Miles walked: today 20.4 Cumulative 300.7
This was my last day in the south-west uplands and one I was really looking forward to. I had walked in the Quantocks on a miserable, misty February day when I was a student. Today there was a good chance I would walk the ridge in fine weather.
It was raining when I woke up, drizzling by the time I left but within 10 minutes the sun had come out. I had an hours walk across farmland to the pretty village of Sampford Brett then on to Bicknoller. I reached the ridge by walking up Bicknoller Combe which is a lightly wooded sunken valley. As I drew near to the top of the ridge I saw some red deer higher up the hillThe main Quantock ridge runs in a north west to south east direction so a little out of my way. As I explained in the introduction, my plan was not to walk in a straight line from England to Scotland but to meander to walk areas of particular interest to me.
The Quantocks did not disappoint. The ridge keeps at a height of about 1000 feet above sea level throughout its length. There are steep combes on either side but only gentle slopes are present on the ridge. There are some macabre place names on the map, e.g. Slaughterhouse Combe, Dead Woman’s Ditch. I was unable to find out the origin of these names. (The body of the wife of John Walford was found in the Ditch in the 18th Century but the name appears on older maps). The Quantock Hills were first area of land to be designated an Area of Outstanding Natural Beauty, in 1956, and they certainly deserves this title. Samuel Coleridge lived in the Quantocks.
The path joined a beautiful beech lined avenue, the Drove Road, that was a trader’s route for hundreds of years, particularly used in winter when the Somerset levels were flooded.
Further on is a the Triscombe Stone, dating from the Bronze Age
It’s not very impressive. However, legend says if you sit on the stone you will be granted a wish.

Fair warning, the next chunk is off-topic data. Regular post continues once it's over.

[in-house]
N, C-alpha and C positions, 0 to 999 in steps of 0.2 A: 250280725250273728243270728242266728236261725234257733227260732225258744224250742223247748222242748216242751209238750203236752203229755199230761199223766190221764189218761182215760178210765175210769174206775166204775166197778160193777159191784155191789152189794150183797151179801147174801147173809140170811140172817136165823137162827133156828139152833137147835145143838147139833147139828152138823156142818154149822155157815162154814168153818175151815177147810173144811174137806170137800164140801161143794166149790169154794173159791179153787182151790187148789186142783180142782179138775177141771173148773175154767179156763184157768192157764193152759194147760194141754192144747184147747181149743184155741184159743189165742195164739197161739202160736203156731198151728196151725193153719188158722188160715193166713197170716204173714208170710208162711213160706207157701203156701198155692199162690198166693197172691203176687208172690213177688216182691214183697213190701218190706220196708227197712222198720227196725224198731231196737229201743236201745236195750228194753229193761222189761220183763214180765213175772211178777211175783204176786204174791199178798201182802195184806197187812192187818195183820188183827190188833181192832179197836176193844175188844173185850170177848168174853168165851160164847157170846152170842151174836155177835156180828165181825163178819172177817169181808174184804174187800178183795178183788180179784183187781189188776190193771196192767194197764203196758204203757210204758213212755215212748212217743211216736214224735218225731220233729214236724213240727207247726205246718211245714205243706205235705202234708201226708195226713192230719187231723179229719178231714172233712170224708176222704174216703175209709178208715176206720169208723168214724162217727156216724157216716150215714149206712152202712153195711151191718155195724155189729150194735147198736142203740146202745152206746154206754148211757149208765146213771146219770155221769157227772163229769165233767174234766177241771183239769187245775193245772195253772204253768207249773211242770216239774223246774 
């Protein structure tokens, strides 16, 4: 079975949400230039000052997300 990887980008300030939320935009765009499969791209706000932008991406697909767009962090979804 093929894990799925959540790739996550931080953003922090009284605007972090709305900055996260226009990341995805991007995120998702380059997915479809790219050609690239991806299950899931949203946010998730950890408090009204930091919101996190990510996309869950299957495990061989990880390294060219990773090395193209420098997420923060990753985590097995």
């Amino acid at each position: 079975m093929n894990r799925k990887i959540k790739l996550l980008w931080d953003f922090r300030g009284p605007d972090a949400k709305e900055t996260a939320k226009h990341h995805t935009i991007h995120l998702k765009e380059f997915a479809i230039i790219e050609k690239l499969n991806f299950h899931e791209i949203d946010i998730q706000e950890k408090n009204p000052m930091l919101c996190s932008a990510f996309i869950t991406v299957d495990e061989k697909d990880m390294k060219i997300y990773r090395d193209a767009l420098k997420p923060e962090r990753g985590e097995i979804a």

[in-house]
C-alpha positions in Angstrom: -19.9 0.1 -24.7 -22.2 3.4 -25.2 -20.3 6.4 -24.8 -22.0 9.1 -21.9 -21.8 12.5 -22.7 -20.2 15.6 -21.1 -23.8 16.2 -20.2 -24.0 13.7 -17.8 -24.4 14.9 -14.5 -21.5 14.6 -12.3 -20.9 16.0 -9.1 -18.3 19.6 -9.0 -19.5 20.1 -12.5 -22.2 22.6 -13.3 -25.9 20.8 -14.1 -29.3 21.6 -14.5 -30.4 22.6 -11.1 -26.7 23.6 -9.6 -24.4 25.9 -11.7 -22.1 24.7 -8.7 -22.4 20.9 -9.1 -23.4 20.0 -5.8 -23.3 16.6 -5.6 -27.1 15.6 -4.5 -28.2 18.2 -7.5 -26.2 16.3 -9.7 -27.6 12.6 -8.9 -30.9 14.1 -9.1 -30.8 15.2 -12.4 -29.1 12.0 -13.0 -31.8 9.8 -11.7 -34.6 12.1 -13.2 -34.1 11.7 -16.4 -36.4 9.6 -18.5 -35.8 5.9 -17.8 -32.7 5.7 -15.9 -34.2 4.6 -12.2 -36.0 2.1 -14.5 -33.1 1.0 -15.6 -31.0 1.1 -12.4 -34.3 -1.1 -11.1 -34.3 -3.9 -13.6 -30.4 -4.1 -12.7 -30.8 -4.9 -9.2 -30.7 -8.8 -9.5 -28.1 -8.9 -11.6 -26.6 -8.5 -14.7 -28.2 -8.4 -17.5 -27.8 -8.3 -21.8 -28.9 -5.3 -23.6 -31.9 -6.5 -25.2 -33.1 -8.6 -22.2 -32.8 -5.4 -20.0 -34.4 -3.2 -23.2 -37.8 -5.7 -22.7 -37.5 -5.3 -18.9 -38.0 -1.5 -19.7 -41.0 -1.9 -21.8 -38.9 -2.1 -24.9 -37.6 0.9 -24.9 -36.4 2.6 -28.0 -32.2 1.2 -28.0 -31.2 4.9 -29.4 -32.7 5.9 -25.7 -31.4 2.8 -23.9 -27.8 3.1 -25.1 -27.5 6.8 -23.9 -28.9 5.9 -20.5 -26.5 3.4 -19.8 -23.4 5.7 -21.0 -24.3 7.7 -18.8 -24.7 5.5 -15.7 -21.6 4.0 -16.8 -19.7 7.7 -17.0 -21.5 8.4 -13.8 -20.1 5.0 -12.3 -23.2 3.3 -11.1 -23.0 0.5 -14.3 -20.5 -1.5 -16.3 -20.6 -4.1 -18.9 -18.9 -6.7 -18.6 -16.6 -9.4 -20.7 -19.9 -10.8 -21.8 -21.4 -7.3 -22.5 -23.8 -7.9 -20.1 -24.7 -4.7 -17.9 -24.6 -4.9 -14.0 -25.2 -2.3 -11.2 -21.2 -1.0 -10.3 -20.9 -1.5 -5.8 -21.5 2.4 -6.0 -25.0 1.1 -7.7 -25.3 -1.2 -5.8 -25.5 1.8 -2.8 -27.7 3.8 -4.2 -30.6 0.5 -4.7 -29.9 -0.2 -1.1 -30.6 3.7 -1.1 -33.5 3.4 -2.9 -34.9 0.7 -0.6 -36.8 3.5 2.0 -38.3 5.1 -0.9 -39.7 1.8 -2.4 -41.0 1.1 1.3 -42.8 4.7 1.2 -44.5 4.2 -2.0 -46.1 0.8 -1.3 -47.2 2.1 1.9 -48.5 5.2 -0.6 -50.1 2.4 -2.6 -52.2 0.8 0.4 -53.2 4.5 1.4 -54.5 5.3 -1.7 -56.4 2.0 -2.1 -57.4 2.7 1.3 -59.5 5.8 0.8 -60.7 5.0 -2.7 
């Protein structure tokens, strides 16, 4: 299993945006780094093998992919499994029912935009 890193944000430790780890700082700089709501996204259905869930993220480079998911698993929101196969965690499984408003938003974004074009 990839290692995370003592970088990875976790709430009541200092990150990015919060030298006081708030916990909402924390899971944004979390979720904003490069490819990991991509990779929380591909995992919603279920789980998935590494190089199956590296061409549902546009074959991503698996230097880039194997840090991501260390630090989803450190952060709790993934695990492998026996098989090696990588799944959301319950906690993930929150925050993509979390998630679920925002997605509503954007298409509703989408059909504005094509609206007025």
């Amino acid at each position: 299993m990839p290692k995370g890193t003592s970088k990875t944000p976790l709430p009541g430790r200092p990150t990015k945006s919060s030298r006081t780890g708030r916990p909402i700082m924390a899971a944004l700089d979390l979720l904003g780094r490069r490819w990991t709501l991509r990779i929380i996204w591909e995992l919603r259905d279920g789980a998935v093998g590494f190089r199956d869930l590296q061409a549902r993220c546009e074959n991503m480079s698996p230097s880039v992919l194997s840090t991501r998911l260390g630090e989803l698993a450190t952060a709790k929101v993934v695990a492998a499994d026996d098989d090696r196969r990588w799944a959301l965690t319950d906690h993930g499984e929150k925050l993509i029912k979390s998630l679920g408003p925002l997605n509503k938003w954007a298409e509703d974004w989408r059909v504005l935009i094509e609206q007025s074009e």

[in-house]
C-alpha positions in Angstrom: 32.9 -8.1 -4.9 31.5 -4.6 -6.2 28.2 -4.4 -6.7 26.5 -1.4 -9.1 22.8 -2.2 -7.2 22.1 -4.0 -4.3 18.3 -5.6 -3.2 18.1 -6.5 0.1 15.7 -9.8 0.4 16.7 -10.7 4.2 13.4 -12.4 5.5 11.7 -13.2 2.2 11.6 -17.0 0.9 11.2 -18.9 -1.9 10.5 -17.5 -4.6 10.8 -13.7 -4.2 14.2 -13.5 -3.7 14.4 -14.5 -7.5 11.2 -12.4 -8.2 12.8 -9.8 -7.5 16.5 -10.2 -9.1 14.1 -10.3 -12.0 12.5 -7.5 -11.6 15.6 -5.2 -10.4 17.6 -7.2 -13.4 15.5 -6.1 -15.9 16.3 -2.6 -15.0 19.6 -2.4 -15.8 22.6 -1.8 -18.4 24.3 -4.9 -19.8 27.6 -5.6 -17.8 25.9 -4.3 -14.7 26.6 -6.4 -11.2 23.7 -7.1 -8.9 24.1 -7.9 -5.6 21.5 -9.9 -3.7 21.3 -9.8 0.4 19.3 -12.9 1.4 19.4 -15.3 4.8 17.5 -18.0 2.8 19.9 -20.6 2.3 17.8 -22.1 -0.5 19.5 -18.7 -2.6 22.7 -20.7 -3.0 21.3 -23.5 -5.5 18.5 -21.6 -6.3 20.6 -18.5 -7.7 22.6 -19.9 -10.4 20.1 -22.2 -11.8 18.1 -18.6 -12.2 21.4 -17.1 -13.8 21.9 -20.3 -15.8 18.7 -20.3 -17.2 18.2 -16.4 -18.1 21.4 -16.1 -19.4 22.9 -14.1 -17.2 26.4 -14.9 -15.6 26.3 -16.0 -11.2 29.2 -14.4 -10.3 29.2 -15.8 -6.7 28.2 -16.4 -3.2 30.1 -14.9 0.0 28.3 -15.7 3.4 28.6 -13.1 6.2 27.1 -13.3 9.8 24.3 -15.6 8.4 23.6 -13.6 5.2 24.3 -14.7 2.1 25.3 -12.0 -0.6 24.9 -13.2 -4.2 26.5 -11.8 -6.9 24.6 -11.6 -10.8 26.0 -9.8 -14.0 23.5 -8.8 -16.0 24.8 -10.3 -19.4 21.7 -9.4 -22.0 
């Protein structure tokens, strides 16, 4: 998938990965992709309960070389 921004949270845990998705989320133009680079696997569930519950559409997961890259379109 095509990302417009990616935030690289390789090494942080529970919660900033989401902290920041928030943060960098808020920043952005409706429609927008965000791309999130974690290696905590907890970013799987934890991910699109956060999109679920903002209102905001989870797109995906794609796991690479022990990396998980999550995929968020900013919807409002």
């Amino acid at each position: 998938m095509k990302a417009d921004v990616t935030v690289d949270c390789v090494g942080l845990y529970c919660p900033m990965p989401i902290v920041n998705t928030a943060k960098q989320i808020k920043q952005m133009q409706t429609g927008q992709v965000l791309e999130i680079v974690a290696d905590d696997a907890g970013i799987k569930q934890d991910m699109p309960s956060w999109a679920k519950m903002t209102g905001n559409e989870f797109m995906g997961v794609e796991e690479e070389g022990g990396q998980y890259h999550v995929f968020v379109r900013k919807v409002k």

The path then climbs to the high point of the ridge, Wills Neck, probably named after a local Saxon tribe, the Wealas. The views were outstanding, Exmoor could clearly be seen in the West and the Somerset levels and Mendips towards the East. Less picturesque was Hinckley power station.
There were a herd of Quantock ponies at the trig point. These are not a pure breed. They were originally Exmoor ponies but have been interbred with Arabs. Like Exmoor ponies they are owned. They run wild on the Moor but are brought down for the winter
A day walker arrived at the summit at the same time as me. We spent about 15 minutes watching these beautiful animals. We did not dare go up to the trig point for fear of disturbing them.
My final point on the ridge was Cothelstone Hill which has some tumuli on the top. Again there were great views backwards and forwards along my route.
Reluctantly, I descended from the hill, passing an old pony corral that was being used as a wood store. I still had a long walk to North Petherton so it was time to stop dithering and start walking. I just made it in time to get a mug of tea at the National Trust centre at Broomfield.
I eventually arrived at the Walnut Tree Hotel to find I had been upgraded. After a long bath and a juicy steak I felt recuperated. I think this was my favourite day on the trip so far. I am re-editing the posts in 2021 and I still look back on this day as one of the best days on the English section of the walk.